Perhaps the most surprising thing about the Seahawks' run defense last Sunday was that they did it without Red Bryant. When Bryant is on his game he is an immovable object, but even when he is playing his best, he is still not the quickest individual in the world. With Bennett taking over for Bryant, the Seahawks ran a lot more run stunts to take advantage of his quickness.

Smith also had this to say about the scheme change, "They changed some things up. They had lost Bryant, so they did some things schematically that were different in terms of what they were asking the replacement to do. They did bring some run stunts, which they had not done, and I think that was obvious when we had a couple of plays that didn't get started and there were hits in the backfield."

The Seahawks used these run stunts early in the game to take away the run. With 6:48 left in the 1st quarter, the Falcons came out in "21" personnel - RB, FB, TE - and the Seahawks were again in their base defense with that "eighth element" in the box. The Seahawks ran a stunt that involved Tony McDaniel and Bennett slanting left, and Wright Chancellor coming in hot from the right.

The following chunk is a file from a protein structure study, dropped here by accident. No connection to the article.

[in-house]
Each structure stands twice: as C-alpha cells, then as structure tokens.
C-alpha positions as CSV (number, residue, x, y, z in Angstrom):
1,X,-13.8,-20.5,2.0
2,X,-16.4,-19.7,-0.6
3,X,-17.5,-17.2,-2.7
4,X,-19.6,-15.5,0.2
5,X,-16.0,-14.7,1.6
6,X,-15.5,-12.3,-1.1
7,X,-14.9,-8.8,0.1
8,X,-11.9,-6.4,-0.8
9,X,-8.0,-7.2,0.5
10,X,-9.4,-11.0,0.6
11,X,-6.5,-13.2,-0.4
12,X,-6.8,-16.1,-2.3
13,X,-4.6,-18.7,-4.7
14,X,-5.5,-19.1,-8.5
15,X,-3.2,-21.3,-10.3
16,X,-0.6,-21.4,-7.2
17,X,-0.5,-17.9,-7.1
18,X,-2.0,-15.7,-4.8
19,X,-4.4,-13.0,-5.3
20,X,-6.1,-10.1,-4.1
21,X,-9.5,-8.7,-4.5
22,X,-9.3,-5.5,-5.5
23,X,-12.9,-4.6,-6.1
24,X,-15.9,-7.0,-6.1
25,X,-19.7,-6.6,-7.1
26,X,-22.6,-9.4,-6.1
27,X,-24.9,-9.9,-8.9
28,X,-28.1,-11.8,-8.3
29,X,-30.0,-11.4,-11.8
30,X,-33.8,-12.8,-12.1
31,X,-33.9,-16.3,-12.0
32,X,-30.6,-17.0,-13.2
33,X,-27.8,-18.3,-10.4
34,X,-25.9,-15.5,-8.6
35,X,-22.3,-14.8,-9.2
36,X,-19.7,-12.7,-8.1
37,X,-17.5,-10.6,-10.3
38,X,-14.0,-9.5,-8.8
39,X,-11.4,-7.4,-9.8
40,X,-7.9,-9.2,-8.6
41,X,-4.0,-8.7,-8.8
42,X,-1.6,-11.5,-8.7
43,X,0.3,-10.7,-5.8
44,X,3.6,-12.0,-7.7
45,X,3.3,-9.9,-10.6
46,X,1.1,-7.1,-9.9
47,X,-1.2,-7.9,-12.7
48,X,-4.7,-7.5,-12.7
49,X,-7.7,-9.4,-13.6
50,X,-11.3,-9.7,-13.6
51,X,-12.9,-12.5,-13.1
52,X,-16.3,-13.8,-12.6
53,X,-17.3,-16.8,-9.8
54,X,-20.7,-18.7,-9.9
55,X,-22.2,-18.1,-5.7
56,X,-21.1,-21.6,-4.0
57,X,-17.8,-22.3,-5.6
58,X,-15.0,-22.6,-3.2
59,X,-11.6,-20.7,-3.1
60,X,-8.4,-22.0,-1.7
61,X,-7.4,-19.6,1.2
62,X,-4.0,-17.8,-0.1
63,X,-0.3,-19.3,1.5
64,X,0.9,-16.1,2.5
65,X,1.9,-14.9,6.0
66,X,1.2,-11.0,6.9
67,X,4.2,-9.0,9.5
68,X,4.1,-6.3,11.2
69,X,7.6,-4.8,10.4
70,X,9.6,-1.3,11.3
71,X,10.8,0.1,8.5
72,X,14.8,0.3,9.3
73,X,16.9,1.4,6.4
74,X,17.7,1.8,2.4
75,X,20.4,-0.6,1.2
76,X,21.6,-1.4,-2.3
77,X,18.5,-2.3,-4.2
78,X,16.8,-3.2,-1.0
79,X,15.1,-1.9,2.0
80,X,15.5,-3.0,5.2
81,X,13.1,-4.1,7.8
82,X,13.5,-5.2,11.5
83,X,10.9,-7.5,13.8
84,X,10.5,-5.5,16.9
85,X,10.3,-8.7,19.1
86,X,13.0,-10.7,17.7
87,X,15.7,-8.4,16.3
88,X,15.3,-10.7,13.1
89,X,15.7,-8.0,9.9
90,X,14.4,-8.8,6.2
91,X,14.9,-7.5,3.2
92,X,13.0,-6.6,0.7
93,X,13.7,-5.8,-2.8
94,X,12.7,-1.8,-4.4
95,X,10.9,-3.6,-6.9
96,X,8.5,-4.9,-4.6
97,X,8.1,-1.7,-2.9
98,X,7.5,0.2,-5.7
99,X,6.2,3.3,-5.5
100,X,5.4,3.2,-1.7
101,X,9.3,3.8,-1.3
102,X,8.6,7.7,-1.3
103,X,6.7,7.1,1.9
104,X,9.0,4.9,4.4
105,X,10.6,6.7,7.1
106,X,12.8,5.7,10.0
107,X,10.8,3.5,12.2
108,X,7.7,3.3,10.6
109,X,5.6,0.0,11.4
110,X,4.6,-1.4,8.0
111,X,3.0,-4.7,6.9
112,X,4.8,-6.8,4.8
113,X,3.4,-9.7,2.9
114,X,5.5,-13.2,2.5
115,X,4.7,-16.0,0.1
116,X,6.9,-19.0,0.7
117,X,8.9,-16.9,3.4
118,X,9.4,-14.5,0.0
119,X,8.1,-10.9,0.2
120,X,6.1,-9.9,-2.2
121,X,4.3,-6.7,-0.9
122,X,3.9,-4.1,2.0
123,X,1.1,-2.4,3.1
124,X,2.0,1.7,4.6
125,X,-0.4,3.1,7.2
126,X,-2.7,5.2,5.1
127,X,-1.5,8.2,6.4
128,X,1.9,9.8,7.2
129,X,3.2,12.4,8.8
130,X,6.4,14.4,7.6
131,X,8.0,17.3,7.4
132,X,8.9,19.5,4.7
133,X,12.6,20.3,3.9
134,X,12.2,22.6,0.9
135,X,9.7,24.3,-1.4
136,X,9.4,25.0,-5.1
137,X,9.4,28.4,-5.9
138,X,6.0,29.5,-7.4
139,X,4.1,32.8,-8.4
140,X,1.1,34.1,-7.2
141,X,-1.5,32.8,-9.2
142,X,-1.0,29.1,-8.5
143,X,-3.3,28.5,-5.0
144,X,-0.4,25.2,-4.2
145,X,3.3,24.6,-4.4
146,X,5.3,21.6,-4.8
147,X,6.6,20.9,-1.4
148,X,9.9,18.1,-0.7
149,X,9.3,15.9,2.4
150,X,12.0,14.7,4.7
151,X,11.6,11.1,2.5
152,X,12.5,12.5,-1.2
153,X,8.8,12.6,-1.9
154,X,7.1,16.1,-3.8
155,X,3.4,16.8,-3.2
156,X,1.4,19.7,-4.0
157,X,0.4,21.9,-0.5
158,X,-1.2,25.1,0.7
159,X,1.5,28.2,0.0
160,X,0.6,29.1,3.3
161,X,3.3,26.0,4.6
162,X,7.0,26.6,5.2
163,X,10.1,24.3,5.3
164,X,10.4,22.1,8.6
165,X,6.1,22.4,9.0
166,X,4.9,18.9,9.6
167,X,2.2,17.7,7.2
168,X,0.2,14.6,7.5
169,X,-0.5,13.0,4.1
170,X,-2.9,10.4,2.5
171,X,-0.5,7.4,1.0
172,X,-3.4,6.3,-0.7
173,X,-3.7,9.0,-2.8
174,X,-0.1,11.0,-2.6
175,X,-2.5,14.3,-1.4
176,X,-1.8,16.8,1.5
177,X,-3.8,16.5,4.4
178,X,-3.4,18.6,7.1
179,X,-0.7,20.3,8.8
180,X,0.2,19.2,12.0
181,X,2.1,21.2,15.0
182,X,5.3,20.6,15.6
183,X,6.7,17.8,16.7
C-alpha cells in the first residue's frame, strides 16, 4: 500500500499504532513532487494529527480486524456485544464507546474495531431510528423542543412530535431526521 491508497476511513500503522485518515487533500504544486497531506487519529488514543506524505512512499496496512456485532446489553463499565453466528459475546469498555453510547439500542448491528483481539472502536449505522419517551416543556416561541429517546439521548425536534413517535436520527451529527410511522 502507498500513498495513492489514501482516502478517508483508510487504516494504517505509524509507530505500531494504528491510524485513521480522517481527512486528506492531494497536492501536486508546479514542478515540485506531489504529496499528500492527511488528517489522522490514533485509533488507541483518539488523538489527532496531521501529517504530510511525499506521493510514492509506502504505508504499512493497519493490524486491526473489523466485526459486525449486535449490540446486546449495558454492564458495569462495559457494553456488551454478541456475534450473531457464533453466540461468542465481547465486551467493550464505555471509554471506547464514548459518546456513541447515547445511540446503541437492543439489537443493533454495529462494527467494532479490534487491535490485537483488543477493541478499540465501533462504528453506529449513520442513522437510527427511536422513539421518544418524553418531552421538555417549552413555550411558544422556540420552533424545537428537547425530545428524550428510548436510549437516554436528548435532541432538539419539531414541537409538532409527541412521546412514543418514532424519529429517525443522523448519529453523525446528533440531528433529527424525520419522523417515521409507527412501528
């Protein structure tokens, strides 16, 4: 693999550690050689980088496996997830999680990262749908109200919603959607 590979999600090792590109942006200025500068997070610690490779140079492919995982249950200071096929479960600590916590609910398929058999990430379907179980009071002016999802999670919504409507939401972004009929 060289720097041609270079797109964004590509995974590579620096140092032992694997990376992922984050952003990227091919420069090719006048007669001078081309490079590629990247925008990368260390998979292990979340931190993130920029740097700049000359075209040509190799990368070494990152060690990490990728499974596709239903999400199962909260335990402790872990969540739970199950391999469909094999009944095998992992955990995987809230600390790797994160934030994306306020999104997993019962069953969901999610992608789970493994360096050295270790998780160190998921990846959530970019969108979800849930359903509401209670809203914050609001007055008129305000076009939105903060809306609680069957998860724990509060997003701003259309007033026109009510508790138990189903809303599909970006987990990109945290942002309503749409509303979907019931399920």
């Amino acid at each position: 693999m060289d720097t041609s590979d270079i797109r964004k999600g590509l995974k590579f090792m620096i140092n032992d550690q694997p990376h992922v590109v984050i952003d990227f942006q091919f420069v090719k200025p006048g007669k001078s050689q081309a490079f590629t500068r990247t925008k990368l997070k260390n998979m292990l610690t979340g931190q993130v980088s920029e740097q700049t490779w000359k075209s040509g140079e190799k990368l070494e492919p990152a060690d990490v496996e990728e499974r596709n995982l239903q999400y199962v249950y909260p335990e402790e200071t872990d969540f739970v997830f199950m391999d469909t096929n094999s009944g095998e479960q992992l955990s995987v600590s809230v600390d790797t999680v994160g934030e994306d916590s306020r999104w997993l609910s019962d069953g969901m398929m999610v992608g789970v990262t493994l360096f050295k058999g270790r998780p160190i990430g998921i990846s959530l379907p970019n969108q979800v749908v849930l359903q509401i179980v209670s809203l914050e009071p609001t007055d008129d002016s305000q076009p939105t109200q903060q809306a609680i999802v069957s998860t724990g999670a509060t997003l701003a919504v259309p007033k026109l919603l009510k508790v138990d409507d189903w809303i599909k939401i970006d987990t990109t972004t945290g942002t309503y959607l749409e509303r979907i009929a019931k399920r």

Lamar Holmes, the LT, thought that Bennett was going to attack the C gap but he instead attacked the B gap. This completely threw Holmes off and allowed Bennett to get penetration through the B gap. Chancellor annihilated Patrick DiMarco, the FB, which allowed Wright to come through untouched and tackle Jackson for no gain.

Wright and the Seahawks tackled wonderfully all game, something that they did not do against the Rams or the Buccaneers which is uncharacteristic for them. Every player on the Seahawks defense is a good tackler. The worst is Richard Sherman, and he is a good tackler for a corner.

To be able to tackle is a prerequisite skill (mindset) needed to play on this defense.

Tackling is what Carroll and probably every coach believes is the final component of good run defense. Again in his postgame press conference, Carroll said this about all the components of good run defense:

"We emphasize on the discipline of the fits, we emphasize the nature of coming off the blocks, defeating the blocks to make the play even when you might not be the key guy, and then the essence of tackling, which is being in the right mind frame to knock the hell out of somebody."

Like this Pete?


If every player on the Seahawks defense got pancaked on this play but Brandon Mebane, the result would have been the same. Mebane exemplified every single component that Carroll talked about. He owned the strong side A gap, schooled his blocker and made the tackle.

Lastly, Adrian Peterson is coming to town this week so keeping gap discipline, shedding blocks and tackling will be extremely important. If the Seahawks play like they did against the Falcons, they will be up to test.

Big up to Danny for the GIFs!!!

Aaron Tweets